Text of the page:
Concert material will often be of lesser quality than a huge movie release purely due to the equipment used to record the concert originally - it'll often be interlaced video as opposed to the usual progressive video you would find on feature films. It should still be considerably better than what you would find on a DVD though. Now I'm not sure what sort of content you've been buying but by and large I purchase movies, so maybe there's a lot of concert/music material out there that is not in HD.

In terms of price, I do agree they are expensive, however I've been finding more and more really great prices on blu rays at the Warehouse of late. But I dont agree with your statement about not getting premium quality material; I feel that in the majority of cases we are.

I can appreciate where you're coming from, but I can't say I've experienced any of these issues.



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Master Geek
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  Reply # 309213 19-Mar-2010 16:38
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I have to admit there are currently only 20 or so blu ray disks in my collection and the two I mentioned are the worst examples mentioned here of those I have so far watched.  And none of the disks I own are labelled SD, it's only when I play them that the lack of HD video or HD sound is apparent.  What's also annoying is that the "Robin Hood Prince of Thieves" movie is preceded by a promo extolling the virtues of HD video and sound on blu-ray when the movie is clearly in SD.  It's odd though that the movie credits at the start are in HD whereas the rest of the movie is not.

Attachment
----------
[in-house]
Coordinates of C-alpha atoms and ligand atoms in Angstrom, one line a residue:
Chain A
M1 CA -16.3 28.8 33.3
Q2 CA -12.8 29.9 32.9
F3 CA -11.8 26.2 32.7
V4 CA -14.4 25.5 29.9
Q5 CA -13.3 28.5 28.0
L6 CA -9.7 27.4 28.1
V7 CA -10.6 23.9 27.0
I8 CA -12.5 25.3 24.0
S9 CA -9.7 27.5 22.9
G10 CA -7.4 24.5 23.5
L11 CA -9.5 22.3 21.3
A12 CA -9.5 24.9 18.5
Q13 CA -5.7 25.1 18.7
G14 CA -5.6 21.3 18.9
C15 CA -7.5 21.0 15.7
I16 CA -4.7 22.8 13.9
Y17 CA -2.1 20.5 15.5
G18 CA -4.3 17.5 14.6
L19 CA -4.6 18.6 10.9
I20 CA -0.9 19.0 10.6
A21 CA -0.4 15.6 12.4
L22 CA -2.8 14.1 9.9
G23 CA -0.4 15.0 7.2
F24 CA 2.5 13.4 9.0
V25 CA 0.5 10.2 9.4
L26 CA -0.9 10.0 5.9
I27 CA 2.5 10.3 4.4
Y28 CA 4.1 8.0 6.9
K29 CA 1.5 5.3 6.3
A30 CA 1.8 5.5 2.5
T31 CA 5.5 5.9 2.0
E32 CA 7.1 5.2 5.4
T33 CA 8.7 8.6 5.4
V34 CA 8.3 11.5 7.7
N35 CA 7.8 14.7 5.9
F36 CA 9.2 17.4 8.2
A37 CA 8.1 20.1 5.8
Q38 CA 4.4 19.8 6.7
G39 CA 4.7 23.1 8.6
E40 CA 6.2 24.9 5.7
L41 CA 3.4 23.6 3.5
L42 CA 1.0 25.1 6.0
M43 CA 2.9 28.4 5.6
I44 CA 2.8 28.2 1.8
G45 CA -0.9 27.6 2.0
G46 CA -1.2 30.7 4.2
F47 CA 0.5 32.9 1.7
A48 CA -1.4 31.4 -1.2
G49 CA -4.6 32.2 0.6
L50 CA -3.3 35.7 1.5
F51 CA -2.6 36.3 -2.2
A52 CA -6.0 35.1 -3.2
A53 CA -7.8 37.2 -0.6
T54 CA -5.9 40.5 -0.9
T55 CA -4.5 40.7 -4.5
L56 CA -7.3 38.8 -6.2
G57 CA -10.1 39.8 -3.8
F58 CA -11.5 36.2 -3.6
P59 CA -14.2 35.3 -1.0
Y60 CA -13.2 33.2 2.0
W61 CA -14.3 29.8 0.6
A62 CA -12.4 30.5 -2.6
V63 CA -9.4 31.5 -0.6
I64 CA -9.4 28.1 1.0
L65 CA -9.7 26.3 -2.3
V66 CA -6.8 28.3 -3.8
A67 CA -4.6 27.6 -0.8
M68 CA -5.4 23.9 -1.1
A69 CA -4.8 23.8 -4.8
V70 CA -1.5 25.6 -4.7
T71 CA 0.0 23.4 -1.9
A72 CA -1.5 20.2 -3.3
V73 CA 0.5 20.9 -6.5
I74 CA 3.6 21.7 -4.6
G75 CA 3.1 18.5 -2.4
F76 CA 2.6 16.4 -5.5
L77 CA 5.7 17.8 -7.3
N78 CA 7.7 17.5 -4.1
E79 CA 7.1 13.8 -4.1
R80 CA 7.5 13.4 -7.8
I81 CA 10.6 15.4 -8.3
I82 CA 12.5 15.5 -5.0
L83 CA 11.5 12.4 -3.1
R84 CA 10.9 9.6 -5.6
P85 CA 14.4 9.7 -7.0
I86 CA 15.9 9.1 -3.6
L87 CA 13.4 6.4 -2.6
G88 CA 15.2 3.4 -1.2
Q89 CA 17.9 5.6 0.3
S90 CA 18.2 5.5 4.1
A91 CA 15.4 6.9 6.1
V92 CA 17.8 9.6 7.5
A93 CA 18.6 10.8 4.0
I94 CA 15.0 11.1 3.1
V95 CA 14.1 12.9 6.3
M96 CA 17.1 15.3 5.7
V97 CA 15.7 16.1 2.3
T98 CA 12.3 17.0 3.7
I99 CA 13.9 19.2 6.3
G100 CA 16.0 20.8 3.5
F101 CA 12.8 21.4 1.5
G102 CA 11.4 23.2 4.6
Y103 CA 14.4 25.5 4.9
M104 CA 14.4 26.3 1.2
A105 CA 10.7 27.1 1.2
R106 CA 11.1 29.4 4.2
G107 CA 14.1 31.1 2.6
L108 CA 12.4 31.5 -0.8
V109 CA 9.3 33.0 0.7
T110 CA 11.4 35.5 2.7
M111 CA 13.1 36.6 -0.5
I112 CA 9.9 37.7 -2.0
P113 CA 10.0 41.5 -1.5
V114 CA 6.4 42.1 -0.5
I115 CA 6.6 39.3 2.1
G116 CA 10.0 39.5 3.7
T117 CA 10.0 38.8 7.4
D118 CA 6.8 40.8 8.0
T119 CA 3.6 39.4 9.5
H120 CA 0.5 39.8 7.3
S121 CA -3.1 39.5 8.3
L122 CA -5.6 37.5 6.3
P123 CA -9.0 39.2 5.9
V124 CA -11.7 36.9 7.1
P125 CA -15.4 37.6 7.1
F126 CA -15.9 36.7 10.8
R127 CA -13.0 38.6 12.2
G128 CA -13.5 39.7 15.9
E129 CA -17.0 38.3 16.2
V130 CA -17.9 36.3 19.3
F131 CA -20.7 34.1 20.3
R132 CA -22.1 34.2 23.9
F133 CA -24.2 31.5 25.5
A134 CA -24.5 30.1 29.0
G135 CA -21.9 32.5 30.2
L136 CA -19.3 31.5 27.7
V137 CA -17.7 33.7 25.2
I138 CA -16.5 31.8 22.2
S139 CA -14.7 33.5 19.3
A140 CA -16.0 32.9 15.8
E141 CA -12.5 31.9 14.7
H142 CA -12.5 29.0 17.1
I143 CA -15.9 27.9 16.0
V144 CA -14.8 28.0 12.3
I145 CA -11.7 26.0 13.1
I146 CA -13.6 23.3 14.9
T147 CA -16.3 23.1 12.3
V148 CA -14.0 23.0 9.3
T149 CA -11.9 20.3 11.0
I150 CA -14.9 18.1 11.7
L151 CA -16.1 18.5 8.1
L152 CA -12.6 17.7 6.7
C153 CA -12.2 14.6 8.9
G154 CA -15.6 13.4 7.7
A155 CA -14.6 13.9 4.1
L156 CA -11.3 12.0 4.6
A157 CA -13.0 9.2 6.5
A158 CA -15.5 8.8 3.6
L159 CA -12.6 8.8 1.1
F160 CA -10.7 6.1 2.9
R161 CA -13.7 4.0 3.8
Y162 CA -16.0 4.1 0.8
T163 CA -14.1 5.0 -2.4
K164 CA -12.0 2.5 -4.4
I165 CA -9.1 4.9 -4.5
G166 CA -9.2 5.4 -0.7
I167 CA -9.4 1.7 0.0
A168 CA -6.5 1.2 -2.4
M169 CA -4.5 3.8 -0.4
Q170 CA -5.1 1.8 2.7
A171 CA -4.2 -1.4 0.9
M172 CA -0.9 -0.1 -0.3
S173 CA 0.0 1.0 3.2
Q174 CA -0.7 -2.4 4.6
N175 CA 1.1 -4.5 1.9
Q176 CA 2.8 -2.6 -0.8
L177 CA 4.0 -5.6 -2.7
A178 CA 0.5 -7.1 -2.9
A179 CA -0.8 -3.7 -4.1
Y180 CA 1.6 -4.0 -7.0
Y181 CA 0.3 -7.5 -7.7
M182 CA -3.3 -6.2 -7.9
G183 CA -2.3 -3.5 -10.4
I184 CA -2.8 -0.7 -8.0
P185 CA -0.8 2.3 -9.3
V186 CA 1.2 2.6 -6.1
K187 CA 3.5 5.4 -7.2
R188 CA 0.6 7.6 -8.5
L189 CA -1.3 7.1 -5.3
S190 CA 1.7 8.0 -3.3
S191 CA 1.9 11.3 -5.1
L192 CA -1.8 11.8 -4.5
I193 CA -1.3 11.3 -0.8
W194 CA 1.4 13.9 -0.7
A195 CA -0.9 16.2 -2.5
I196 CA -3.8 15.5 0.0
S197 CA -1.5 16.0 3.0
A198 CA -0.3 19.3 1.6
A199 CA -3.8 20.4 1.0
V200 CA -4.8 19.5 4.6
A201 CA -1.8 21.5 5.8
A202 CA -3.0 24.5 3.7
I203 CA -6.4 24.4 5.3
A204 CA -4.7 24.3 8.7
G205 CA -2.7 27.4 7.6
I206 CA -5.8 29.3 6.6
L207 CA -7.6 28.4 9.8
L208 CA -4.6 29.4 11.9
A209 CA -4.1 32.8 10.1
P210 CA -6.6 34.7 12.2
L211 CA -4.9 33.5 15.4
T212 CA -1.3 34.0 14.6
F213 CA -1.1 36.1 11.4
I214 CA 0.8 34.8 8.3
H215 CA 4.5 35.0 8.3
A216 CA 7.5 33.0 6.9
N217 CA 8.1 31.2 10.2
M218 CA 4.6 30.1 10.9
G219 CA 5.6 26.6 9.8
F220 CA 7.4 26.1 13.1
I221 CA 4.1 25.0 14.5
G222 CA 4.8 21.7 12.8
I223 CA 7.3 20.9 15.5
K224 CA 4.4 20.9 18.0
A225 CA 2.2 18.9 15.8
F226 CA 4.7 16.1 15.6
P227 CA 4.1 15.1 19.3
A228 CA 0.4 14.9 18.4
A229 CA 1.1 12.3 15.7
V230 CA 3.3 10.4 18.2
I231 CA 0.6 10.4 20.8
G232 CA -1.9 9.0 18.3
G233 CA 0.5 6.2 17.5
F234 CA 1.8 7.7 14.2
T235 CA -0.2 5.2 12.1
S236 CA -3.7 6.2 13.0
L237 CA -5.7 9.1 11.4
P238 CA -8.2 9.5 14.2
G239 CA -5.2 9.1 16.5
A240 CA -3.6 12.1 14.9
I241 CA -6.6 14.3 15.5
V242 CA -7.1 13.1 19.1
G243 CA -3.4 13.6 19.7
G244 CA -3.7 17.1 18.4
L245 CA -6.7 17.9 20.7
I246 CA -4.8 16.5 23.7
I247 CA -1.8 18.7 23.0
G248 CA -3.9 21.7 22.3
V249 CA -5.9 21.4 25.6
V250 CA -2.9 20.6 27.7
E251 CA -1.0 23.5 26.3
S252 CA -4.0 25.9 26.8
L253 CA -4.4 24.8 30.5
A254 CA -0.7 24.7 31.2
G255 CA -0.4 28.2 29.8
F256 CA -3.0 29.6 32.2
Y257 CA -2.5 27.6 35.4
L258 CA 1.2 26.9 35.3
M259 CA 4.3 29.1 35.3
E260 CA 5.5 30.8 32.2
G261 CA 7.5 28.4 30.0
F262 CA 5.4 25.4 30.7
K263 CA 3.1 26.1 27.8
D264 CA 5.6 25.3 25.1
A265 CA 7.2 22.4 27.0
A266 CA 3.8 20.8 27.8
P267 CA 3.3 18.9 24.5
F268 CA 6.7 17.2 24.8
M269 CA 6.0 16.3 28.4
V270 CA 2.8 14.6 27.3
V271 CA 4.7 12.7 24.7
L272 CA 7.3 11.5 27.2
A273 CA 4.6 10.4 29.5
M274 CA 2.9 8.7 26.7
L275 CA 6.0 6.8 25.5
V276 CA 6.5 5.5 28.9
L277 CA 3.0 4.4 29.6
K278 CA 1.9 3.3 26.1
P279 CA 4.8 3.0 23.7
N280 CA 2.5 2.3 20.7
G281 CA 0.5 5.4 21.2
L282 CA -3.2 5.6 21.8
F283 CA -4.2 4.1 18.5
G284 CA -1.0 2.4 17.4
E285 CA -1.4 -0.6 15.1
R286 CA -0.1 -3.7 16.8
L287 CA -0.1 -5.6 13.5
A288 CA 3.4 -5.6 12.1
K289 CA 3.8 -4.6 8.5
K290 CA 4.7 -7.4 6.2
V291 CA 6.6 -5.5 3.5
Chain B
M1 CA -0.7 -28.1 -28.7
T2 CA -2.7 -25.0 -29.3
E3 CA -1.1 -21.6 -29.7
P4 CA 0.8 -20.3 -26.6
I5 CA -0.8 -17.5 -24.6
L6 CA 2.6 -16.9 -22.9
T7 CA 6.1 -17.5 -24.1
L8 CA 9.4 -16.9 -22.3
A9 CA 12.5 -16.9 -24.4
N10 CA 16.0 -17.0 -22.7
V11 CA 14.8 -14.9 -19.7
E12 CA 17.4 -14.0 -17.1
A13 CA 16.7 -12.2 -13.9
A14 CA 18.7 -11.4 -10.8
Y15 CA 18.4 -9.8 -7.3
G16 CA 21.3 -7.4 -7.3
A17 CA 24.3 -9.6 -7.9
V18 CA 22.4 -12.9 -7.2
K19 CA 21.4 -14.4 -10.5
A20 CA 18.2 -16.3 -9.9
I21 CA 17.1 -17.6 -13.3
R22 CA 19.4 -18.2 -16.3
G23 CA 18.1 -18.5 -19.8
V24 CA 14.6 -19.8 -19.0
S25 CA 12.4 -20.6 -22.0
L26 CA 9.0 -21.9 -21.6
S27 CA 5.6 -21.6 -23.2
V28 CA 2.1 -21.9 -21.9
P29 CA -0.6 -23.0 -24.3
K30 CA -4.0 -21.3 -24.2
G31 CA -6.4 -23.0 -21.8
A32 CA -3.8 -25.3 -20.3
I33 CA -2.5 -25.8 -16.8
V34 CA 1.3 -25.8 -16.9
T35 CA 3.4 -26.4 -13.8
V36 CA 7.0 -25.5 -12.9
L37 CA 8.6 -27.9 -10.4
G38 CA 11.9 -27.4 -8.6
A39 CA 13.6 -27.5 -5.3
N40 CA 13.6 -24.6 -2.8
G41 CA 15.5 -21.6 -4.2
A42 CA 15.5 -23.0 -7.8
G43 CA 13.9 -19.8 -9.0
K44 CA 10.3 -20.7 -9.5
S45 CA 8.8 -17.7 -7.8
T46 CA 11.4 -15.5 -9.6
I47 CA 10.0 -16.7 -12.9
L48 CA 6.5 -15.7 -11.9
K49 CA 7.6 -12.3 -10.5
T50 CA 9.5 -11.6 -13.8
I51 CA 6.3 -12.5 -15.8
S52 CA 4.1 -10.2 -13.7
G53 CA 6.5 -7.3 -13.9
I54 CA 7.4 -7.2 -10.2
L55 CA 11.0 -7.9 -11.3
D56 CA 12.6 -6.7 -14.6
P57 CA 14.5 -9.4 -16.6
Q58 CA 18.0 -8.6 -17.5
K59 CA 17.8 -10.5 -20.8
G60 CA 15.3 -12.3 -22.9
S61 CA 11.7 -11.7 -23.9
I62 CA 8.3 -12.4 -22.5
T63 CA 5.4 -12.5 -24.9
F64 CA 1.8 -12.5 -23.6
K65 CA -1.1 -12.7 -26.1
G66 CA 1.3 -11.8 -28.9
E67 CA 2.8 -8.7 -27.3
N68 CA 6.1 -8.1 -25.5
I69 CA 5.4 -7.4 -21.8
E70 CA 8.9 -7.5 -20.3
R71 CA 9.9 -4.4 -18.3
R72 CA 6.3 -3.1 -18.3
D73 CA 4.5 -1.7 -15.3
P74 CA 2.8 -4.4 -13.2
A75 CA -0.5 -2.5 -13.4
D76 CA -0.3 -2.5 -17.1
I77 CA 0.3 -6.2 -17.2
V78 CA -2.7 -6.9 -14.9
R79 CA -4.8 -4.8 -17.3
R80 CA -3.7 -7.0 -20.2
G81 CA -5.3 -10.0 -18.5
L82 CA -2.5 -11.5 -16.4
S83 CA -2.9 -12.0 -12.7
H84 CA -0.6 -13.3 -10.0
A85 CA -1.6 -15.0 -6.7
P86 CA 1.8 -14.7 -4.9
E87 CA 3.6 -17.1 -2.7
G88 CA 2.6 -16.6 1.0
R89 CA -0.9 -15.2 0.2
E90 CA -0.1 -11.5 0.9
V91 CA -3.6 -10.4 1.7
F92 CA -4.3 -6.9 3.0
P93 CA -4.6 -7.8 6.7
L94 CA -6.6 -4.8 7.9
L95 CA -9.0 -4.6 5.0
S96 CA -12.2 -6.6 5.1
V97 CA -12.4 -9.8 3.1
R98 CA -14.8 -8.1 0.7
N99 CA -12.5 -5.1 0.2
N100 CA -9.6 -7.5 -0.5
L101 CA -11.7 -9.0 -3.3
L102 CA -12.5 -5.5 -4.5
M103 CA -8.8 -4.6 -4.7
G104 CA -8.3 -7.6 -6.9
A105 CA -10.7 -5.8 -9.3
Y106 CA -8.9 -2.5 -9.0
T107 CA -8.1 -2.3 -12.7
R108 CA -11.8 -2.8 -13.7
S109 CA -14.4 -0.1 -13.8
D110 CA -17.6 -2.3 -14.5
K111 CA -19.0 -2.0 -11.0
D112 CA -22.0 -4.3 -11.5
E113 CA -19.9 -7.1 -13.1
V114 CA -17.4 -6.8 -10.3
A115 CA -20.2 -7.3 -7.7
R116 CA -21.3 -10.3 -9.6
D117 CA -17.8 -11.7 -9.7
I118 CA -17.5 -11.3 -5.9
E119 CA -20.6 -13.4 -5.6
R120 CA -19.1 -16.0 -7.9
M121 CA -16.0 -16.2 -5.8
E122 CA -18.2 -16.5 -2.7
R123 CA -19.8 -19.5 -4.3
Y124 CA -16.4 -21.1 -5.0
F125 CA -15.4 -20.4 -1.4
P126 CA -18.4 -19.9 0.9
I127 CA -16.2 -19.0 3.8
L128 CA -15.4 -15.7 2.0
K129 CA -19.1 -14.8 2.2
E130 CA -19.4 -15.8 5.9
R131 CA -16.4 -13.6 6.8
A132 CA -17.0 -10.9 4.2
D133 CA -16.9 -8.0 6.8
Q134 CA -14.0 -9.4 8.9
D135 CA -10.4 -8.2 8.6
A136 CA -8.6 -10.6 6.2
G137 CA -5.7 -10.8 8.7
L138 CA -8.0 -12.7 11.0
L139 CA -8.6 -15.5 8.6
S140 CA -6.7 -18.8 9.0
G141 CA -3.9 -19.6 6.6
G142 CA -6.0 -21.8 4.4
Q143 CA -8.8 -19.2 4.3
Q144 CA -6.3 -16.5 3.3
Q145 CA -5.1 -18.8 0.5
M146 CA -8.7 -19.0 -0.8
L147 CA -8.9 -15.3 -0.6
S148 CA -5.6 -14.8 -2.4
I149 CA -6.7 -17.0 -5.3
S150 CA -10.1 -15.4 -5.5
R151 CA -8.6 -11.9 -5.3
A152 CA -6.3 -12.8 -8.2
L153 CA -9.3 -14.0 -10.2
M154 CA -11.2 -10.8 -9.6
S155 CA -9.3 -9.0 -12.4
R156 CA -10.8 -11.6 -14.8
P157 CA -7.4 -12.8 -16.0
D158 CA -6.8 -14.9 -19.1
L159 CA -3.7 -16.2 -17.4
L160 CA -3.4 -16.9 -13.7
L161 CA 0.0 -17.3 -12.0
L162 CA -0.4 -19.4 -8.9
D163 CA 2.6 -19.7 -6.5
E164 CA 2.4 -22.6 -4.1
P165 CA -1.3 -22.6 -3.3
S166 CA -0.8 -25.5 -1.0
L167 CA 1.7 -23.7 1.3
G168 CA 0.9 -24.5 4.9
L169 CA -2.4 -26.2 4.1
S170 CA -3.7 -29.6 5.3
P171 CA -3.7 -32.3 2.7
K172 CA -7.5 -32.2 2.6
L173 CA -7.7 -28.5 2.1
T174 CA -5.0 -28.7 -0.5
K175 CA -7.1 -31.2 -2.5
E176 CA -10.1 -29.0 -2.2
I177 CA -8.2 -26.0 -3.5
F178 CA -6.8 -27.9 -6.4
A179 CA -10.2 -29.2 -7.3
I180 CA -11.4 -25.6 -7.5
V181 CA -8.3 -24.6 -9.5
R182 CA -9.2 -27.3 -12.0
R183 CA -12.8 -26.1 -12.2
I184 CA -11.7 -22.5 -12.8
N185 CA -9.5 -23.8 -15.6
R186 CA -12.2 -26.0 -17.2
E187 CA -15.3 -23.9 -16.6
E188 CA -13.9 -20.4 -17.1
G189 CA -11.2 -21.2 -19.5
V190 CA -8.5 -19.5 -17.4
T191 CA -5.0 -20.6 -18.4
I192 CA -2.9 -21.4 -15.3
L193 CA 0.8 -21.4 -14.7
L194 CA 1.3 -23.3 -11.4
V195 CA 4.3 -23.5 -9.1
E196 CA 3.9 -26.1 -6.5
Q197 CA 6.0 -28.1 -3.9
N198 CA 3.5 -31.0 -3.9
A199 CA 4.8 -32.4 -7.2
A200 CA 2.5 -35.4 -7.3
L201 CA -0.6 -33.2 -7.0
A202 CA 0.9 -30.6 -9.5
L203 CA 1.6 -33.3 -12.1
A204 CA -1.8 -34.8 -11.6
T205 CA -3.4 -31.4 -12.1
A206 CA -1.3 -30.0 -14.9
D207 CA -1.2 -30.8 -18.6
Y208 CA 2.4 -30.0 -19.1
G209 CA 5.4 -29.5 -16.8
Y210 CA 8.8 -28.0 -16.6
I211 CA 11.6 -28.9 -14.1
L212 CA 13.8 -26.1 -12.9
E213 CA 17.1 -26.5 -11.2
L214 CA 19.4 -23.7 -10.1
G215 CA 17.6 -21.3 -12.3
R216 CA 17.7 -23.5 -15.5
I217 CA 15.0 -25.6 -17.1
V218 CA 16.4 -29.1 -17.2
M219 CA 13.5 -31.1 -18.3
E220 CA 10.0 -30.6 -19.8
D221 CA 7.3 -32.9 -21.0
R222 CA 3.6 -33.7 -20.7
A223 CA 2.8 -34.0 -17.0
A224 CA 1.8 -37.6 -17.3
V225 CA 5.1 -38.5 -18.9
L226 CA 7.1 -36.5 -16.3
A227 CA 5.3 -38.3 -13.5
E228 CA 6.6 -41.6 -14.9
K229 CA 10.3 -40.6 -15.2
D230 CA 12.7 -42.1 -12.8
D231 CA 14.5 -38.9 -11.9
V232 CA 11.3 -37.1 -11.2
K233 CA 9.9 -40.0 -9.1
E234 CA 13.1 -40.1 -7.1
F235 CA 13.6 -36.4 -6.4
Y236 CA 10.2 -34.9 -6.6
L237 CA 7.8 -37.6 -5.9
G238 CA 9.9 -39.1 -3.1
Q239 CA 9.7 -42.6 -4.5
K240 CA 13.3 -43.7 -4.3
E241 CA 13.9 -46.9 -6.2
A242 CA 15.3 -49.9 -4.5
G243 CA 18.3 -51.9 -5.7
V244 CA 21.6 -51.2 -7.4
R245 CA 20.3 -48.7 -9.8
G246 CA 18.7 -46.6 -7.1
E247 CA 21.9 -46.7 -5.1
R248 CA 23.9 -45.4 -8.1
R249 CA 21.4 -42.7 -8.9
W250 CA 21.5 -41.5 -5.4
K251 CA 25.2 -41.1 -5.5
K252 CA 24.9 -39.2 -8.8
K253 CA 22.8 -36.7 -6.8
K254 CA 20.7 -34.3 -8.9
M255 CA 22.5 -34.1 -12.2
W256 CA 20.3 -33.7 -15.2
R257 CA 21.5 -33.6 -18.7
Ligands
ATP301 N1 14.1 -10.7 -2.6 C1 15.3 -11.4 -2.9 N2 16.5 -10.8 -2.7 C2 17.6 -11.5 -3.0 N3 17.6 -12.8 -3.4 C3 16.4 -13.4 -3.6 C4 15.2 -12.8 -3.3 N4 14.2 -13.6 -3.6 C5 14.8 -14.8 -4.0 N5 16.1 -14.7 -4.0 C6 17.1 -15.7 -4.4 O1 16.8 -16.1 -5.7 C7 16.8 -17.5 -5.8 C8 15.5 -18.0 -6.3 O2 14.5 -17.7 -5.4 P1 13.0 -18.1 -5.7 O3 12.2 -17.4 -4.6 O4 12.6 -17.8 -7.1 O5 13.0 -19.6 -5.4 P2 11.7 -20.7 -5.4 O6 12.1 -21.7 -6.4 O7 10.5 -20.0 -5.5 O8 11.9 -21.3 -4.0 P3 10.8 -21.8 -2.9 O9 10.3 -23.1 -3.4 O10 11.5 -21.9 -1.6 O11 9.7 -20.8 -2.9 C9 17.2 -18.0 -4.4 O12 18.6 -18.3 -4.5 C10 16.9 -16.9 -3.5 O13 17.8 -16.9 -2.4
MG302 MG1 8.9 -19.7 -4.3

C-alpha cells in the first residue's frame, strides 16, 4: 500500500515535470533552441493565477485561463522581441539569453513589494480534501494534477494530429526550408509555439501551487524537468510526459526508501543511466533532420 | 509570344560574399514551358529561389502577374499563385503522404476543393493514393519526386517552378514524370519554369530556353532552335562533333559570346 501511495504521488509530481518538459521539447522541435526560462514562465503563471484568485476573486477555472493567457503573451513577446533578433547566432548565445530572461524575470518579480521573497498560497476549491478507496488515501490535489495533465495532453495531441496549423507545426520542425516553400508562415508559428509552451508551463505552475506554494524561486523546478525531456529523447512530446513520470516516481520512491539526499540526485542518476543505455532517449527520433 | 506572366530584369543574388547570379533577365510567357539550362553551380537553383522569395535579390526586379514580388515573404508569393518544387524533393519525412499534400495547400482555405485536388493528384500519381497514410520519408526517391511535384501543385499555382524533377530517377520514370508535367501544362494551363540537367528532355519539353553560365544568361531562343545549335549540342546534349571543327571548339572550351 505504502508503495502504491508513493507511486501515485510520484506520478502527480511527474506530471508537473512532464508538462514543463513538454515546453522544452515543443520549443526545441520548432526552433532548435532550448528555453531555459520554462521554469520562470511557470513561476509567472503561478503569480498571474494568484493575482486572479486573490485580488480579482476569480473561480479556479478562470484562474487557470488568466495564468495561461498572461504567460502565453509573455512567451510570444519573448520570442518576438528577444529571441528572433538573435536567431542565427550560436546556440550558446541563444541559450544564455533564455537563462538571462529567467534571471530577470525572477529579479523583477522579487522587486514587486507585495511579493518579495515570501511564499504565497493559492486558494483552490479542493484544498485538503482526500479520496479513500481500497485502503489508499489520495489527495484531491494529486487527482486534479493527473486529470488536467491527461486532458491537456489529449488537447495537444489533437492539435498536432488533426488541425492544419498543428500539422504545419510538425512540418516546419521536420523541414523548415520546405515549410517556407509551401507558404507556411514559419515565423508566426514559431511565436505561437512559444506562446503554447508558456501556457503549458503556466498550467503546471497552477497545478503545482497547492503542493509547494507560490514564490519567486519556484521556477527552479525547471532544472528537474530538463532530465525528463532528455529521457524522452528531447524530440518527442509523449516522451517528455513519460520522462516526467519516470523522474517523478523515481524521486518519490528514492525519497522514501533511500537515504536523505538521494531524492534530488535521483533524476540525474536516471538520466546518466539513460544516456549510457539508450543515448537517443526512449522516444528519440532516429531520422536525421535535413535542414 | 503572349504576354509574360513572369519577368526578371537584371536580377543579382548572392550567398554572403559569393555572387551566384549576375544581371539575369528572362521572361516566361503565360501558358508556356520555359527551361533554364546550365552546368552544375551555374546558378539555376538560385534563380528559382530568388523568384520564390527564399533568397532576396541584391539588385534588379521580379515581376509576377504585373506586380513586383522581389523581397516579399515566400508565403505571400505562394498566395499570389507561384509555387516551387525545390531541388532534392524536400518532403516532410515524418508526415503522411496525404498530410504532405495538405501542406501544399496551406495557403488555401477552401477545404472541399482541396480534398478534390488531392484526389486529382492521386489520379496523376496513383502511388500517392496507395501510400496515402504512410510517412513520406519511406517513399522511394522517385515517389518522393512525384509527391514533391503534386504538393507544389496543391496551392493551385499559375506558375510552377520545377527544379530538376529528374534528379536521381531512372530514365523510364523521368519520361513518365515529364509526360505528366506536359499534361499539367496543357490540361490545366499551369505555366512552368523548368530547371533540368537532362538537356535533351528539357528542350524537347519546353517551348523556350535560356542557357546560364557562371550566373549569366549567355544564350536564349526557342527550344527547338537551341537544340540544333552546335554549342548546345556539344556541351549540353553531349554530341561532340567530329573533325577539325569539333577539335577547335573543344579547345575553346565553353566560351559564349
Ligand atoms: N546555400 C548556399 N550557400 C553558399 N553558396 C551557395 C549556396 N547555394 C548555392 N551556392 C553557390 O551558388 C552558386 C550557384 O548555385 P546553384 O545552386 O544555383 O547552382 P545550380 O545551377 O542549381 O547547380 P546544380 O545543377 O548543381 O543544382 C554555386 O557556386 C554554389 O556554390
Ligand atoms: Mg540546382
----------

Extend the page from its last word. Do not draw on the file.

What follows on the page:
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Master Geek
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  Reply # 309220 19-Mar-2010 16:58
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What's also annoying is that the "Robin Hood Prince of Thieves" movie is preceded by a promo extolling the virtues of HD video and sound on blu-ray when the movie is clearly in SD.  It's odd though that the movie credits at the start are in HD whereas the rest of the movie is not.


Haha that is bizarre when they do things like that. I came across a totally crazy example last night which you can find on the big bang theory season 2 disc 1 (just a normal DVD in this case), which has a promo for blu ray on it advertising the superior picture quality and what not, you know the ones. What got me about this one was that the advertisement itself was created for 16:9 display, but it had been encoded as a 4:3 video - leading to serious 'postage stamp' effect! So it was advertising the supposedly high quality blu ray format by utilising about half of my TV screen space. Following that, the rest of the DVD is in 16:9, so go figure ???